However, what separates the Titan from the competition is the design implementation and the quality of the materials. Take the size of the magnet, for instance. It is literally three-four times the size of the one found in the Clearaudio Master Innovation. This gives the Titan much greater driving force which increases speed stability during the playback of complex passages. The JC Verdier does have a magnet of comparable size, but the entire table rests on 3 spring suspensions which are somewhat wobbly. In my own JC Verdier, I had to custom made suspension springs that are 1.6 x the tension of the original in order to add stability to the table. On the other hand the VPI Titan sits firmly on a frame with much wider footprint, providing far superior stability. Furthermore, the entire table rest on three pneumatic air suspensions, thus reducing the vibration transfer to the minimal. The cartridge and tonearm are literally two turntables away from the audio rack, and the upper platter is almost completely isolated from the drive mechanism.
The cumulative result of all this is a turntable that combines the strength of both solid high mass tables and suspension tables, without sharing any of the weaknesses. Take “Swan Lake” from RCA Living Stereo’s famous Royal Ballet album (LDS 6065) for instance. The plucking of the harp strings come close to being as open and airy as suspension tables such as Oracle V. Yet, Titan achieves the same with a much quieter background and a backdrop which is almost “pitch black” in color – a trait found in high mass solid tables. The midrange tonality of the mass strings is as rich-as warm as the Nottingham 294, and as textured as the TW Raven AC (with Black Knight Platter). But, when the complex passages come on, the bass impact of the bass drums and explosive dynamism of grand orchestral movements, very few tables can rival the rock solid performance of the Titan. Watch out, Raven Black knight! Watch out, Artisan Fidelity SP10 Mk3 (currently under review), the Titan is onto you!
The soundstage and solidity of 3-D images produced by the Titan, is where it excels, well demonstrated by the “Die Kluge” album mentioned at the beginning. The heroic voices of the tenor and the baritone are projected from a deep space into the soundstage, painting solid colors on the backdrop of airy hall ambiances, with all its unusual resonances reminiscent of Proprius’ famous Cantate Dominos album, or the famous Noye’s Fludde by Benjamin Britten on the ARGO label (ZNF-1). The sudden impact of the bass drums is weighty, solid, carrying with it plenty of dynamic low-frequency impulses. Equally impressive is the dynamic range I’ve heard on Dvorak’s “From the New World” (DECCA SXL 2289 ED1), or Tchaikovsky’s “Capriccio Italien” (DECCA SXL 2001 ED1). These are all very difficult recordings, that can easily veer off to become edgy and abrasive. The sound coming from the Titan is BIG, expansive, and enveloping, yet it is a rich and full-bodied. This is the very sound, that only the very best high-end turntables can deliver, fully reproducing a full-sized orchestral symphony with all its unmitigated realism right in my living room.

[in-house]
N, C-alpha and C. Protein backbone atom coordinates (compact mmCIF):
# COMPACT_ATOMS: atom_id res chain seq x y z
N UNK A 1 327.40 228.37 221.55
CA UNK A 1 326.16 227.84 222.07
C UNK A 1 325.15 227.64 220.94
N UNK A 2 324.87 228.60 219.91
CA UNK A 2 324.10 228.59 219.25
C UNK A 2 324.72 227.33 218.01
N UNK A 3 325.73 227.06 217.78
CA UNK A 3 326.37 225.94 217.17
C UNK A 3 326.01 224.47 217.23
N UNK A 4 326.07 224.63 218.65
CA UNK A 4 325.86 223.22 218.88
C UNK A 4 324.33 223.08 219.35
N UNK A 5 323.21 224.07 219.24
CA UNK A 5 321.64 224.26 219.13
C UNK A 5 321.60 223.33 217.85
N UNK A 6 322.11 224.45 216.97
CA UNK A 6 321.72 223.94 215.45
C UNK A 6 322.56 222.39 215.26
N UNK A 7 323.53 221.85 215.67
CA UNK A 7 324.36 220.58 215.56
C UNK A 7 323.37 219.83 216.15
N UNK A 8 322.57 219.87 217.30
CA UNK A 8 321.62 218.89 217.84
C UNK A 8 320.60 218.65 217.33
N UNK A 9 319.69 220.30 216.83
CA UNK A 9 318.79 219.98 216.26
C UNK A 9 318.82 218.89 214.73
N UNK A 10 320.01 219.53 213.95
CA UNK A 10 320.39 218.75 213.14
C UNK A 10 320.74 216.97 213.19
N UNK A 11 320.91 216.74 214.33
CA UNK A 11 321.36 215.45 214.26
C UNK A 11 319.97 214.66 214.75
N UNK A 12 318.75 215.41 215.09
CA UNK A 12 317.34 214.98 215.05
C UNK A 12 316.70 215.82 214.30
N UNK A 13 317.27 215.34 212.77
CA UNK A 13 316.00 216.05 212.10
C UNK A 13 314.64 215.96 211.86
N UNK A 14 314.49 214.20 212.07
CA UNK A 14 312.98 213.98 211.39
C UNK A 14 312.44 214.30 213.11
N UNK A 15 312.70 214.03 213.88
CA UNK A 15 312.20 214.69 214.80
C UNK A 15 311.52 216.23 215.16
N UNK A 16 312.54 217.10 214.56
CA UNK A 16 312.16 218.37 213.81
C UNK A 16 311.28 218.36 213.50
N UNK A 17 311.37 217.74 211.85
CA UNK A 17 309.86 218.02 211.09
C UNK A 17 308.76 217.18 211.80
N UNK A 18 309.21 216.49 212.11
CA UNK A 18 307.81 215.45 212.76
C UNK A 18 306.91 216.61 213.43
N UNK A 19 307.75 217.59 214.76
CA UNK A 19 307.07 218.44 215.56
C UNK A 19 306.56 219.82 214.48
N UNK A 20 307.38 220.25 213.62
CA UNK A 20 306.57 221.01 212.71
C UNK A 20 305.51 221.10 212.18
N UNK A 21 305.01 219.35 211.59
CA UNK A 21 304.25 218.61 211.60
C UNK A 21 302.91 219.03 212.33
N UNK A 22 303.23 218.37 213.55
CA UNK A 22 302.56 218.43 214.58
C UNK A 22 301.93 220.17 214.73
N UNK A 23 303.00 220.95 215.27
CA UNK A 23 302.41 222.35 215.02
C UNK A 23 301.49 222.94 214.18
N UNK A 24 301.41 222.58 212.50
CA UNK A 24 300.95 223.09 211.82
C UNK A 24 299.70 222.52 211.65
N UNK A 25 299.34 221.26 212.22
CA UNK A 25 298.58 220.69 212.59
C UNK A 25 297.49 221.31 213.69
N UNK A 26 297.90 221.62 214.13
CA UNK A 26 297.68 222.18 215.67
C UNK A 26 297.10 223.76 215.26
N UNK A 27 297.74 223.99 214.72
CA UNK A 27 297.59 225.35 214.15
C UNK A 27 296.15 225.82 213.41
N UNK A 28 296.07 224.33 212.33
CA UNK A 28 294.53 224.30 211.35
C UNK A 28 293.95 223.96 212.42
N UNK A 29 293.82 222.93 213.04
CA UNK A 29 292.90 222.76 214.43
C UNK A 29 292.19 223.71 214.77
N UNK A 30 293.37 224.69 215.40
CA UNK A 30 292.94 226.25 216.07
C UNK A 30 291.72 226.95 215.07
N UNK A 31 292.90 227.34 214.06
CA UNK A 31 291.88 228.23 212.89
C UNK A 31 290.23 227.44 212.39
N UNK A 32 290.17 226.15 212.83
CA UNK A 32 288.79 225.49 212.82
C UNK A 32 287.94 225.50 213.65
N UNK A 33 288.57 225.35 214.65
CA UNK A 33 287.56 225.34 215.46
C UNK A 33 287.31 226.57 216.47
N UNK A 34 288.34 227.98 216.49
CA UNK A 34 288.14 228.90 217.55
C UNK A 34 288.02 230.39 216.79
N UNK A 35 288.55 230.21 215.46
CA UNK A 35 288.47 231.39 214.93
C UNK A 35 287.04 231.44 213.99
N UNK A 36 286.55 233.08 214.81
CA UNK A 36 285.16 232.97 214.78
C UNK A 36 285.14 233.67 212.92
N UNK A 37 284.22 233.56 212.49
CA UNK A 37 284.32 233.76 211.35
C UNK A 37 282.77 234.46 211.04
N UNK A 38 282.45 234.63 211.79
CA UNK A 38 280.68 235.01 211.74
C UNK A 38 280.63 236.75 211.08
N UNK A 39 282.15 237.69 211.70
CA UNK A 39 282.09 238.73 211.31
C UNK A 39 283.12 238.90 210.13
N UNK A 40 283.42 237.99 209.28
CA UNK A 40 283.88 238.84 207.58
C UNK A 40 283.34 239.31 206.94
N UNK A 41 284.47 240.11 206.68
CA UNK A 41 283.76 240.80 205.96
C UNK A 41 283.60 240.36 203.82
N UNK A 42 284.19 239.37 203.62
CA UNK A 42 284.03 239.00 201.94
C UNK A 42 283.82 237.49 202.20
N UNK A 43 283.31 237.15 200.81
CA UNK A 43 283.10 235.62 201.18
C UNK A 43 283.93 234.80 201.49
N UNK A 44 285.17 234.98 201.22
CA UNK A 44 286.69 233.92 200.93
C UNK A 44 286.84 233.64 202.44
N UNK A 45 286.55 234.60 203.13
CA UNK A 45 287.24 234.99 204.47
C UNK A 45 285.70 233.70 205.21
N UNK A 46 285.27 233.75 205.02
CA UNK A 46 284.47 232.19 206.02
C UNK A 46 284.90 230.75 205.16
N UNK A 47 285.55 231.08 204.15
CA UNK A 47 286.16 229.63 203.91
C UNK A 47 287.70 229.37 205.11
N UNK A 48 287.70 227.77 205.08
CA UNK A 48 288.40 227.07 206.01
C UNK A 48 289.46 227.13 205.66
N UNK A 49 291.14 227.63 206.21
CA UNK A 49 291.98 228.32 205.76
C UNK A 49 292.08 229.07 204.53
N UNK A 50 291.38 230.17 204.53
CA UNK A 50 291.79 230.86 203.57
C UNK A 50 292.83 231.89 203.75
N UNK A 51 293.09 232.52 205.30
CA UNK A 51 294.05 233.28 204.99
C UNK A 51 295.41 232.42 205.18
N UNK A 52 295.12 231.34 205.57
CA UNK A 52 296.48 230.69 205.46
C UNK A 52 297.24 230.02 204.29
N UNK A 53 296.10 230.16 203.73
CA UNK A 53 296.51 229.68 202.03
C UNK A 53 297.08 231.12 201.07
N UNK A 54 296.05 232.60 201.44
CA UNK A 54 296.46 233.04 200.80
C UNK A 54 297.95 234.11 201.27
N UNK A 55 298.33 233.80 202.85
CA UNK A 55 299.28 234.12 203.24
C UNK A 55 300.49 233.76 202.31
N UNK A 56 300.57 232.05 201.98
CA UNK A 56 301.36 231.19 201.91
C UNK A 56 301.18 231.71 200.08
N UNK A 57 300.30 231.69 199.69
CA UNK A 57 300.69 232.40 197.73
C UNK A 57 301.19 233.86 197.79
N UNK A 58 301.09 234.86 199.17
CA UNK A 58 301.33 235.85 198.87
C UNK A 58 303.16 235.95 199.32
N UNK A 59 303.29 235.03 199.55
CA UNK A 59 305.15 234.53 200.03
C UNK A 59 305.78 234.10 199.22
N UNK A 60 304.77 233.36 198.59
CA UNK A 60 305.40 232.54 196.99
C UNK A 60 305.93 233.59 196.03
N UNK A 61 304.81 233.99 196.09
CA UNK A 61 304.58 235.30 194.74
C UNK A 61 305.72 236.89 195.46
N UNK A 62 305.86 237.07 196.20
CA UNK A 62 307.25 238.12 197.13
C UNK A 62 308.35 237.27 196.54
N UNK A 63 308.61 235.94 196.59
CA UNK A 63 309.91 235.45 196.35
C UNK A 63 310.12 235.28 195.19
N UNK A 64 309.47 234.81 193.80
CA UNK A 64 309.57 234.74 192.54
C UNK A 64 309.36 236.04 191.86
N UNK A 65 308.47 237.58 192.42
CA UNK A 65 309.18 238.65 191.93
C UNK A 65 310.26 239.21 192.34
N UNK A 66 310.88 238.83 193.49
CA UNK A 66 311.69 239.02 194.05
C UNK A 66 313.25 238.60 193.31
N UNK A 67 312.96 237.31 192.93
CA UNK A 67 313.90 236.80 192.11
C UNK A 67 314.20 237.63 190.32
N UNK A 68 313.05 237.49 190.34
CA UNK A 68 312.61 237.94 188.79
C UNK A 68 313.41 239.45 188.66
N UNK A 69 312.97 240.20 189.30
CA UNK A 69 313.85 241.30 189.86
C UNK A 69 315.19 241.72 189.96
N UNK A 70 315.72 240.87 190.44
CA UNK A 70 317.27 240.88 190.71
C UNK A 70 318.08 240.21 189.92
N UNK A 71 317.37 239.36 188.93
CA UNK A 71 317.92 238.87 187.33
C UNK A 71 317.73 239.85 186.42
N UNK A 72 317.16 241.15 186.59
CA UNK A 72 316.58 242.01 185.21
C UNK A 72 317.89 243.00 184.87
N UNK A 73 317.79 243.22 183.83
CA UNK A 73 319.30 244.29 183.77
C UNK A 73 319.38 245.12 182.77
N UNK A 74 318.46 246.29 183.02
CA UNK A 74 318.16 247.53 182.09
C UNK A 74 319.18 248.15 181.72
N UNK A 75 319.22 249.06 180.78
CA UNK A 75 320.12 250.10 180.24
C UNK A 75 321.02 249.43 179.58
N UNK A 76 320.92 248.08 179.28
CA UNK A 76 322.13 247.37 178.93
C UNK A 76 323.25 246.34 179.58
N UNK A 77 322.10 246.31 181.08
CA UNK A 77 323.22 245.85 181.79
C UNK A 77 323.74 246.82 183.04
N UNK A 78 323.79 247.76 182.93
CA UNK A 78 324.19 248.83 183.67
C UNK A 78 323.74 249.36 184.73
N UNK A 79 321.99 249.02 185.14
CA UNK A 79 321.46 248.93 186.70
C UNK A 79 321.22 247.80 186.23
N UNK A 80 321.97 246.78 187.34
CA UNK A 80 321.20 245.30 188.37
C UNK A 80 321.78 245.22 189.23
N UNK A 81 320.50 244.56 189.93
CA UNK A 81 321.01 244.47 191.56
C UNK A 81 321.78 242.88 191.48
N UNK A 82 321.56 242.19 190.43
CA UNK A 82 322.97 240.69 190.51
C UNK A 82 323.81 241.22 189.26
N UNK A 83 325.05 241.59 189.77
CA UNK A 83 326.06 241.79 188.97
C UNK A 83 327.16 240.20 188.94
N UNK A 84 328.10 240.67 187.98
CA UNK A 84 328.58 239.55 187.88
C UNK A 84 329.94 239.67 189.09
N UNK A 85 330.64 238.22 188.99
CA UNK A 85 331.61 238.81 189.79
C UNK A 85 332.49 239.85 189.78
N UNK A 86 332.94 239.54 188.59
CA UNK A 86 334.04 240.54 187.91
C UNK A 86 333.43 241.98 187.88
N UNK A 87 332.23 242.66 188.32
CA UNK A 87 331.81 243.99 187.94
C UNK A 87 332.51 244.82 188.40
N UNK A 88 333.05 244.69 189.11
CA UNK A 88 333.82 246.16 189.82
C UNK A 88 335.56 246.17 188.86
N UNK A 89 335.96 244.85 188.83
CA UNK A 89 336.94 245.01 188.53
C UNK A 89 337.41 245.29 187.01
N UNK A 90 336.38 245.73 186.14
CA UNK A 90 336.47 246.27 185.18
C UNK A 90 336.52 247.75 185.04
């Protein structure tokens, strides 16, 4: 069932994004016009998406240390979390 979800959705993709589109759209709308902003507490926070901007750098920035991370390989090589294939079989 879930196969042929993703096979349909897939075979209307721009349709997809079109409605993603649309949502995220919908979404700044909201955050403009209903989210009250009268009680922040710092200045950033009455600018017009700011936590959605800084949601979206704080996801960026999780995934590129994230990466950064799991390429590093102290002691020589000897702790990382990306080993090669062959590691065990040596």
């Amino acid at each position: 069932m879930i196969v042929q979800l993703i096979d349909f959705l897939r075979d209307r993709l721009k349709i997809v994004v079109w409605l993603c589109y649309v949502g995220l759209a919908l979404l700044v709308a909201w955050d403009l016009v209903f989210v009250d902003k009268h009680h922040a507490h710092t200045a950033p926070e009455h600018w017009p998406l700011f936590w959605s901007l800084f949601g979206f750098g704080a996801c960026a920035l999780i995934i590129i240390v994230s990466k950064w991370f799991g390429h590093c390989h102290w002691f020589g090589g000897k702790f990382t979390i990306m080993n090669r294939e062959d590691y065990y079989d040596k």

The overall tonality of the VPI Titan is quite a significant departure from that of the old VPI HR-X, which despite being remarkably fast, dynamic and detailed, it can be brighter than neutral, and lacking in musicality. The Titan, however, blossoms in the mid-range regardless of the tonearm, cartridge combination of choice. If you are looking for ultra-detailed glittery Hi-Fi sparkles, look elsewhere. I would qualify it as closer to the richer and warmer sounding end of the spectrum than neutral. Almost like an open-reel analog tape.